Archive for January, 2013

Tallapoosa Canoe trail coming together

by Amy K. Lavender/The Tallapoosa Journal

TallapoosariverA project that has been in the works for two years may finally be coming to fruition, says Tallapoosa Planning Coordinator Patrick Clarey, as the city of Tallapoosa is nearing the end of the requirements it must meet to get the Dub Denman Canoe Trail officially up and running.

According to Clarey, the city has been moving forward with the Georgian Department and Natural Resources on two of the original five proposed sites that would be loading and unloading zones for kayaks and canoes.

Five sites along the Tallapoosa River were originally being considered for trail access points, including two on county property. The other three sites are on private property that will require the landowners’ permission before development.

Starting at the northernmost site in Tallapoosa, the sites include locations just east of U.S. Highway 27 on Garner Road; on East Poplar Springs Road near the old steel bridge; on Georgia Highway 100 near the Haralson County Water Authority Treatment Plant; at the bridge crossing on Broad Street; and Liner Road’s rail road trestle, just west of U.S. Highway 78.

Several months ago, the city applied for their variance that will allow them to disturb the creek bed to build access ramps at two of the proposed locations: the ones at Broad Street and Poplar Springs Road. After getting approval, the city was required to run an advertisement and allow for public comment for 30 days.

“We notified the EPD (Environmental Protection Division) in Atlanta that we’ve completed that, so we’re just waiting on confirmation,” Clarey said.

Clarey is coordinating the implementation of the canoe trail. The project was originally researched by Clarey after Haralson County resident and river enthusiast Dub Denman suggested it to the Tallapoosa City Council. Since then, the council and the Haralson County Board of Commissioners have expressed their support and a grant of $51,150 has been awarded to the county by the Georgia Department of Natural Resources (DNR) to pay for the trail’s access points. The access points are expected to include concrete staircases and wooden canoe launches where needed, as well as gravel parking lots, trash receptacles and signage.

Now, Clarey says several officials and volunteers may soon reap the fruit of their labor as they are only waiting to get the go ahead from DNR and for the river level to drop before beginning construction on the Broad Street and Poplar Springs Road sites.

“The goal is to do it when the river is low,” Clarey said. “We’re anxious to get something started, so we’ll probably start on those two sites between June and August, unless the river dries up a bit before then.”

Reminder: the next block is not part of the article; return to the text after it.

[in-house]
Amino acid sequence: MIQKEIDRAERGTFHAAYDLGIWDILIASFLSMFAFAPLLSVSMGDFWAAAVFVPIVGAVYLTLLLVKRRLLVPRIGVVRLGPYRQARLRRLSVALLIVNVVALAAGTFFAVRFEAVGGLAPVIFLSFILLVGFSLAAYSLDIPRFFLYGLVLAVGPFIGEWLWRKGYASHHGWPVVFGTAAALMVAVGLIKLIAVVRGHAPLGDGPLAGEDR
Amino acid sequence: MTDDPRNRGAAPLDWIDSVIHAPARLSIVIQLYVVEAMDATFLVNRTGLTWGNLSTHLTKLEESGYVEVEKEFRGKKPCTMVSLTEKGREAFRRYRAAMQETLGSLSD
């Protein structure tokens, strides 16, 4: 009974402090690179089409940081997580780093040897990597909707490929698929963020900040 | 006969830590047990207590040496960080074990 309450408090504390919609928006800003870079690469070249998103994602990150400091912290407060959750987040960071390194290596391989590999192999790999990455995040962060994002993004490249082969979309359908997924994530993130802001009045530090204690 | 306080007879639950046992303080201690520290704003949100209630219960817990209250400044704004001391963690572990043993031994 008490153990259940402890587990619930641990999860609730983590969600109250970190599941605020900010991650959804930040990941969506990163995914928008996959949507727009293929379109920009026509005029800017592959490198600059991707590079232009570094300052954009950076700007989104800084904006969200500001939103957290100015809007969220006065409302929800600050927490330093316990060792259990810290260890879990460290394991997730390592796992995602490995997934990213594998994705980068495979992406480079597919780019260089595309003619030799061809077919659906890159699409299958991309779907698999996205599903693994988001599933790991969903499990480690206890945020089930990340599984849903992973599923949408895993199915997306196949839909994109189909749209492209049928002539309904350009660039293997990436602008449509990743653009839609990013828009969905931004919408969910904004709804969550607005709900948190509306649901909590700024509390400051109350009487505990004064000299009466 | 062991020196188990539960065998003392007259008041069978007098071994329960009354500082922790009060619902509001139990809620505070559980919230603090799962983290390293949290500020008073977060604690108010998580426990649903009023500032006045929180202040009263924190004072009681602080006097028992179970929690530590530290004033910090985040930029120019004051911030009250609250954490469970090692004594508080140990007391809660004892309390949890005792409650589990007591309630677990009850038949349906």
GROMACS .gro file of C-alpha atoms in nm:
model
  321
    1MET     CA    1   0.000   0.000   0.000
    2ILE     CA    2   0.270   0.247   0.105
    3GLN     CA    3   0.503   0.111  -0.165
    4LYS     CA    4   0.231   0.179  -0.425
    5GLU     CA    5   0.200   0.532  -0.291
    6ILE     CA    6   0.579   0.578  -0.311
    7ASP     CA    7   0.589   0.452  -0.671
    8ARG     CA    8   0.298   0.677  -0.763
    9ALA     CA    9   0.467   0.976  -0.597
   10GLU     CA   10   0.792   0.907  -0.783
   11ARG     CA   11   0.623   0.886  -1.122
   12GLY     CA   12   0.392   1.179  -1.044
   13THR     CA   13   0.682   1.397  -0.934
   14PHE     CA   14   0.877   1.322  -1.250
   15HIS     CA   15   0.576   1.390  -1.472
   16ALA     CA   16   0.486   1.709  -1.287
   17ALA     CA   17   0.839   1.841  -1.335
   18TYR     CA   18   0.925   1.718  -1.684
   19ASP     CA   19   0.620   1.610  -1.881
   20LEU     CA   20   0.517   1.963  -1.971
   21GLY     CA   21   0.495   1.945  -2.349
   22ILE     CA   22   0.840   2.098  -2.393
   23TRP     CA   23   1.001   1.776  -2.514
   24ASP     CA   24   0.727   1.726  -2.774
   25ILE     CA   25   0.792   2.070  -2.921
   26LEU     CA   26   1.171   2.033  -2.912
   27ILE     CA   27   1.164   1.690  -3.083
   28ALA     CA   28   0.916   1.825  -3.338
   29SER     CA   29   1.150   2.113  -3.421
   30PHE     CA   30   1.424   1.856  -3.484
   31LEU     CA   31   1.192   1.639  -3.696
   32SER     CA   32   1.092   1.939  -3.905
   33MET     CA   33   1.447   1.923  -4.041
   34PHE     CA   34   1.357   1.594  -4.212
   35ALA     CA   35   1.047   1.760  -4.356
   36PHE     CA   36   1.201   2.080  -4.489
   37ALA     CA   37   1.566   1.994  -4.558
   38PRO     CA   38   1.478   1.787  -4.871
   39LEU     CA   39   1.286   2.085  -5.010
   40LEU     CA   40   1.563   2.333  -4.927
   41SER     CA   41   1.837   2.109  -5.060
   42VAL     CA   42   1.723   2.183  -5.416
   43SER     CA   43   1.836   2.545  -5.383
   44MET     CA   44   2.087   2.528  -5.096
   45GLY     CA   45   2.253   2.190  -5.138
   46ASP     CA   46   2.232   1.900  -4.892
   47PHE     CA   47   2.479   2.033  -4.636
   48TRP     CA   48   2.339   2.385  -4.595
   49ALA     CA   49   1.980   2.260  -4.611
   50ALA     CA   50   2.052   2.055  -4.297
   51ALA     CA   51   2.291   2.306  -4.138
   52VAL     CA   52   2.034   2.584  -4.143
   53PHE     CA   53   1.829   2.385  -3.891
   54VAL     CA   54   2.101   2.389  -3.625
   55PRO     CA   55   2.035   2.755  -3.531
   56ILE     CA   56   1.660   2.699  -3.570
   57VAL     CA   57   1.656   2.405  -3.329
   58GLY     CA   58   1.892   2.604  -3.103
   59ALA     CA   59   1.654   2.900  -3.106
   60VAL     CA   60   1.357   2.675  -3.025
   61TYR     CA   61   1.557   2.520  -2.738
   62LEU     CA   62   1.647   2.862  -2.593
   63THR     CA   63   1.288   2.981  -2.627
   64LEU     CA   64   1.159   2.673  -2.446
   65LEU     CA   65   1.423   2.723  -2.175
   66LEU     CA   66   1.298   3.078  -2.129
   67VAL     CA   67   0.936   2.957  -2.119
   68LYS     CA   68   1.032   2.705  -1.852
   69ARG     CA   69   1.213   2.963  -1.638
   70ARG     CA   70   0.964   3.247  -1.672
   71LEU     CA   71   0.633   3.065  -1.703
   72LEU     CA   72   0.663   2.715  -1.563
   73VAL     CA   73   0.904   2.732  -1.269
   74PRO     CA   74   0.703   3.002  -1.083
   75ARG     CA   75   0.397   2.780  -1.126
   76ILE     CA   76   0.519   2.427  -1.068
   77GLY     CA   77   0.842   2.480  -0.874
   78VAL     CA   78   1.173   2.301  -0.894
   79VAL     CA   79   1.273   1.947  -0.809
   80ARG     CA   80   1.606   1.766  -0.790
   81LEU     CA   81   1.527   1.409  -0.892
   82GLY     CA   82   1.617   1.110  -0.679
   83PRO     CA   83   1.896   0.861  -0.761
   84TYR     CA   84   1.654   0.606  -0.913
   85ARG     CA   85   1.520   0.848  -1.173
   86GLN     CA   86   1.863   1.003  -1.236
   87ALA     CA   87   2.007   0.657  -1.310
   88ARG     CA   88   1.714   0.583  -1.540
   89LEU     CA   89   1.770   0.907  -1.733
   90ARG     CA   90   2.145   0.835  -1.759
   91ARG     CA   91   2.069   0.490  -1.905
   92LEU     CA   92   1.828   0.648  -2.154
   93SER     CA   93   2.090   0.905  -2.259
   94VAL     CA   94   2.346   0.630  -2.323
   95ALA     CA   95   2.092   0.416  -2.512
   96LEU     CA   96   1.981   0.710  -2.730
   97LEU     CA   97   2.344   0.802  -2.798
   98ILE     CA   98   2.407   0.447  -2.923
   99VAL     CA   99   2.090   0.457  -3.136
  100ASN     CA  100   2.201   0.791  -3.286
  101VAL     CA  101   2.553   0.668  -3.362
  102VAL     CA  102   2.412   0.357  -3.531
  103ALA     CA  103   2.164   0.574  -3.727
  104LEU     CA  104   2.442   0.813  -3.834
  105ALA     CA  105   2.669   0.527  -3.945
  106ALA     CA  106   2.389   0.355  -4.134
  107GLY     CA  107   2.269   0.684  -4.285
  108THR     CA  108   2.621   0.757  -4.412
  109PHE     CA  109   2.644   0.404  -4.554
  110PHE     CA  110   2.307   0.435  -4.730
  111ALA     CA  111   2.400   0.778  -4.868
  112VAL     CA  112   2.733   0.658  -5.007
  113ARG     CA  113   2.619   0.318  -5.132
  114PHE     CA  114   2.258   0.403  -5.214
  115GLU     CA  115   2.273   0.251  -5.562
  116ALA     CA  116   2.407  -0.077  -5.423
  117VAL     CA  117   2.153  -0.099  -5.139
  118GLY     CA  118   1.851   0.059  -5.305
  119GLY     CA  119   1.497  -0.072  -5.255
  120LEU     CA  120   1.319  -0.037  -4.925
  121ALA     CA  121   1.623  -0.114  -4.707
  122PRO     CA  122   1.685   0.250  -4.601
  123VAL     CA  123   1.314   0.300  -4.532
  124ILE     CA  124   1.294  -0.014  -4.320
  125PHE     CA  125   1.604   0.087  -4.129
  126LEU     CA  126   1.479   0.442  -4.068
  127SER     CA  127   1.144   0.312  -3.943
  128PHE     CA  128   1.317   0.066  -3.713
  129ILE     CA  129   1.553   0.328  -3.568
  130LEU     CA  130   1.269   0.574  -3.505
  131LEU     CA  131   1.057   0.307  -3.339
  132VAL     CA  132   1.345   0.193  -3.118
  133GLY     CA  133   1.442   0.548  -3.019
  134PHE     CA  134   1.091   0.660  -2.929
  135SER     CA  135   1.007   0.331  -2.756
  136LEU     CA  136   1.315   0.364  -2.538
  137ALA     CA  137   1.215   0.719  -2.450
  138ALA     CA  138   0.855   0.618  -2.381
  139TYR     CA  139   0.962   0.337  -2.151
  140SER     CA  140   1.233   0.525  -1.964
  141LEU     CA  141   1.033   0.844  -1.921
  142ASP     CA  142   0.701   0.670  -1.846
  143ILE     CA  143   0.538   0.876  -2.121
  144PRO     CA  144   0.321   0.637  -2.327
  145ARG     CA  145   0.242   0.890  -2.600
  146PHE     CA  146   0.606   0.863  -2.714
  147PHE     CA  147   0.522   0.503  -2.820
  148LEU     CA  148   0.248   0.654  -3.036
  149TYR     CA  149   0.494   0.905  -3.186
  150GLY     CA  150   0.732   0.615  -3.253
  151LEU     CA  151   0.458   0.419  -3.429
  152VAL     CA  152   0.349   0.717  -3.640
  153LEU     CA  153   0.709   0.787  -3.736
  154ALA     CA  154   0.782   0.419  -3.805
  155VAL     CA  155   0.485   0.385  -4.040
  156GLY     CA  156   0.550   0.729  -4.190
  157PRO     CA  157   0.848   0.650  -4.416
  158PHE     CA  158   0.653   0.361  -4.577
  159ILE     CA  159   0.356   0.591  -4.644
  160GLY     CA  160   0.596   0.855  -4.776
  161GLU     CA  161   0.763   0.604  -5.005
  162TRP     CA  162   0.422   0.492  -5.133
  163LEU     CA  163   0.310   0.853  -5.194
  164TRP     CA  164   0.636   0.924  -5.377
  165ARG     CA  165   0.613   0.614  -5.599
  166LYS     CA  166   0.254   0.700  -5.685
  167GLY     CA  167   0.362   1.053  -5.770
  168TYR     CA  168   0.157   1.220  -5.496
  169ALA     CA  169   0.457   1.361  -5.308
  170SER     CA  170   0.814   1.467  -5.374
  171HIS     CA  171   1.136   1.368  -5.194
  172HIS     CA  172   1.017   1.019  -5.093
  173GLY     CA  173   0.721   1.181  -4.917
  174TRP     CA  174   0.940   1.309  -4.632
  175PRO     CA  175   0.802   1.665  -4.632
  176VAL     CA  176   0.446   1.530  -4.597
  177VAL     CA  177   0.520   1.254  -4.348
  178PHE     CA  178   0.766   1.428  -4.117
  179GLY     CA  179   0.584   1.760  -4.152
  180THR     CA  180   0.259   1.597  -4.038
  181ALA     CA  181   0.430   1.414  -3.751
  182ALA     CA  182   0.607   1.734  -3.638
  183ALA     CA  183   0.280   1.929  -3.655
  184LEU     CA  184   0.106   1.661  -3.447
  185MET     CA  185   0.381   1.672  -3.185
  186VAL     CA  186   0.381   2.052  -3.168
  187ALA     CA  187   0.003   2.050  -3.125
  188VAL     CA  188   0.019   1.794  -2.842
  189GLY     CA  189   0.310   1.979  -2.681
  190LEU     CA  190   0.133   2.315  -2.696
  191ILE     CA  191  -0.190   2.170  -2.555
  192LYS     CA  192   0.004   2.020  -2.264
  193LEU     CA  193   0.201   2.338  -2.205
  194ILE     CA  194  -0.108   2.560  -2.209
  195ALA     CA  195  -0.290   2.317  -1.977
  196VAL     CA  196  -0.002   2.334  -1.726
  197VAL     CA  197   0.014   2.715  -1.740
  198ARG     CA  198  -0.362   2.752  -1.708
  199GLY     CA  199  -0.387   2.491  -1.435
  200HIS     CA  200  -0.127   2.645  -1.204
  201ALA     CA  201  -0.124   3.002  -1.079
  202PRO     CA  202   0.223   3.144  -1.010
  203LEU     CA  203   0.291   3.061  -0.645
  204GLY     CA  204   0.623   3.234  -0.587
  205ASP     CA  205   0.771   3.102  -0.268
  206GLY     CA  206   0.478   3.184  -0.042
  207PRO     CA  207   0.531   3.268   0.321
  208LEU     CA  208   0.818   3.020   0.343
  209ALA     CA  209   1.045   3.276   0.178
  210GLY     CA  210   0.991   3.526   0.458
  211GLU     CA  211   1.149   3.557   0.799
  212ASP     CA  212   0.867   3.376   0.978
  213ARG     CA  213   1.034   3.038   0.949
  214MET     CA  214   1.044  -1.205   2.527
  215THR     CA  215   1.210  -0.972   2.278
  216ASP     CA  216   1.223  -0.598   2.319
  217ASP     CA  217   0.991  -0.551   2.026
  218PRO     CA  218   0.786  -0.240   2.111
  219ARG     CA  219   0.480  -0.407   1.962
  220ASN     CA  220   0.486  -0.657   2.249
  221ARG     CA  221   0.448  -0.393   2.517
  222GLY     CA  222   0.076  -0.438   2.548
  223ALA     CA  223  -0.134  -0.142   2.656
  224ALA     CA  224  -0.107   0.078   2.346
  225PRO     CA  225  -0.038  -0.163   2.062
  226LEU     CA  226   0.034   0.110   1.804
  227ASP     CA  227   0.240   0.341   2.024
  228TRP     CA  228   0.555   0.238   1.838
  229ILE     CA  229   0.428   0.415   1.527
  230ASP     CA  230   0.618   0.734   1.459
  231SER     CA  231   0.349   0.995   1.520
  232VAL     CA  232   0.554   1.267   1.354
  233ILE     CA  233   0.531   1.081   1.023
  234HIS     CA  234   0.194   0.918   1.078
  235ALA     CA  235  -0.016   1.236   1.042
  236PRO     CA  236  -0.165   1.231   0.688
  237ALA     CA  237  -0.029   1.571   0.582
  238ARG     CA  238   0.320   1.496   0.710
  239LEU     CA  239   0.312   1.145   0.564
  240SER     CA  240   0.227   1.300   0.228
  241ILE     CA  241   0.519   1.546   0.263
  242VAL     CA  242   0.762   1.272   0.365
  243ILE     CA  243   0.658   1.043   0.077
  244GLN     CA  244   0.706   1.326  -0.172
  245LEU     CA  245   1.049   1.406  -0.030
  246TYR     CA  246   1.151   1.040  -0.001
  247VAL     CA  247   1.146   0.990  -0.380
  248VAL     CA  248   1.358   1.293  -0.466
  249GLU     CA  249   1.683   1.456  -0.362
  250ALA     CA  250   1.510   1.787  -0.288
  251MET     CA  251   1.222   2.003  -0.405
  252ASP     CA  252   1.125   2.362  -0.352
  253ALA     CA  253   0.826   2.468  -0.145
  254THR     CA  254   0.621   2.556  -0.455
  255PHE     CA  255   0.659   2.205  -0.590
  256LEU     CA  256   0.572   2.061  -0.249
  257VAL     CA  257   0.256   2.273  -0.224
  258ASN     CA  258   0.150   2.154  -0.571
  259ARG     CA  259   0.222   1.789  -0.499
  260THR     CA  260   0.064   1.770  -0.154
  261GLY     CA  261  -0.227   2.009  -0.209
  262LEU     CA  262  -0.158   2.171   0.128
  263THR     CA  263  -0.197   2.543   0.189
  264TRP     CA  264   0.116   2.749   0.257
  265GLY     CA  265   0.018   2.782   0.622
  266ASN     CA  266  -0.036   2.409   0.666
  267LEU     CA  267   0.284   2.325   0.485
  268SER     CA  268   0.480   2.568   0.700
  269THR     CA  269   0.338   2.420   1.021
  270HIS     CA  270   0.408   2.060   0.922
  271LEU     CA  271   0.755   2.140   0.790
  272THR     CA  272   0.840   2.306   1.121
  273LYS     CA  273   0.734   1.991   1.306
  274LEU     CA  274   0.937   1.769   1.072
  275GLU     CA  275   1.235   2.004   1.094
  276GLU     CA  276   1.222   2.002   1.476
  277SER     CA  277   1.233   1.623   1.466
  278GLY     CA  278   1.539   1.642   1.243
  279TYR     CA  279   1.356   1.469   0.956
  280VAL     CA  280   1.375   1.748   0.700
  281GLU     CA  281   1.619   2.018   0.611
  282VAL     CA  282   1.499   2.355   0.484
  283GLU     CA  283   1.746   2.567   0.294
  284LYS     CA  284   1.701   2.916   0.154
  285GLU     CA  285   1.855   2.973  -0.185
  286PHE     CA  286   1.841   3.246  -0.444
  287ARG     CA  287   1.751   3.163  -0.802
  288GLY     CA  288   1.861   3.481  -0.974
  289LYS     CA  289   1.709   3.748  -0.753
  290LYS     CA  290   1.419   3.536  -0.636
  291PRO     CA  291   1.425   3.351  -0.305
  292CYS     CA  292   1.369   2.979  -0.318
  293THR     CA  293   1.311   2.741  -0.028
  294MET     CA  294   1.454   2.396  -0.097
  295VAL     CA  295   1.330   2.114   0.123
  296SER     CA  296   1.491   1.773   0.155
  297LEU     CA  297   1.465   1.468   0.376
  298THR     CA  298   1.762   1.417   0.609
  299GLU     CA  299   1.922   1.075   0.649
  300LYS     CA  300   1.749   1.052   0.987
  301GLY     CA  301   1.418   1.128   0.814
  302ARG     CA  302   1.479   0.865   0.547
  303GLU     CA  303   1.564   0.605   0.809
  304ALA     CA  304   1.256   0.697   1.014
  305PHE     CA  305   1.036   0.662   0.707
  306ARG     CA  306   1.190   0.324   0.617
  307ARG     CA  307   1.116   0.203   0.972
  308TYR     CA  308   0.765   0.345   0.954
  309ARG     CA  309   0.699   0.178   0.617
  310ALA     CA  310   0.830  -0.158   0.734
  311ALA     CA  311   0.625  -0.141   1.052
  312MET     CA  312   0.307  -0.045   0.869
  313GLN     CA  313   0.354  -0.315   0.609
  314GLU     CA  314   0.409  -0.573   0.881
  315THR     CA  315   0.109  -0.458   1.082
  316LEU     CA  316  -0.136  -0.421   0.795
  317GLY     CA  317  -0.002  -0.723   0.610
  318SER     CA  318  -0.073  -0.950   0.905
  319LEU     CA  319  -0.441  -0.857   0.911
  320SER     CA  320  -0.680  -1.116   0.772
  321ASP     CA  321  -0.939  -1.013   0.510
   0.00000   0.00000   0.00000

Clarey said the site located at the Water Authority Treatment Plant will require more planning before getting approval, as a route around the intake valve needs to be established for river tourists. The other two sites are on private property and are still being negotiated with the owners.

However, despite the fact that the canoe trail may only have two access points this year, Clarey said those who put in at these sites can still paddle most of the trail, which is 23.8 miles long along the Tallapoosa River, and then link up with a canoe trail in Alabama and use that state’s access points as well.

Even with partial completion, Clarey says the trail will be a “fantastic recreational activity” for area residents as well as visitors.

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Despite their environmental and economic importance, coastal wetlands Image(wetlands located in coastal watersheds) in the eastern United States are being lost at twice the rate they are being restored. More focused protection strategies are required to reverse this trend.

What can YOU do to help Protect Wetlands?


We can make decisions in our everyday lives which help preserve coastal wetland area and maintain their ecological integrity:

  1. Participate in programs that help protect and restore wetlands. Contact local, state, or federal agencies, community groups, environmental organizations, and other non-government organizations. See American Wetlands Month events.
  2. Report illegal actions such as unauthorized wetland fill or dredging activities to government authorities, such as the U.S. Environmental Protection Agency or the U.S. Army Corps of Engineers.
  3. Pick up litter and dispose in appropriate trash containers. Keep surface areas that wash into storm drains clean from pet waste, toxic chemicals, fertilizers, and motor oil, which can eventually reach and impair our wetlands.
  4. Use native species when planting trees, shrubs, and flowers to preserve the ecological balance of local wetlands.
  5. Use “living shoreline” techniques that make use of plant roots to stabilize soil if you own waterfront property and your shoreline or river bank needs to be stabilized.
  6. Avoid wetlands if you are expanding your house or installing a shed.
  7. Use phosphate-free laundry and dishwasher detergents. Phosphates encourage algae growth, which can suffocate aquatic life.
  8. Use paper and recycled products made from unbleached paper. Bleached paper contains toxic chemicals that can contaminate water.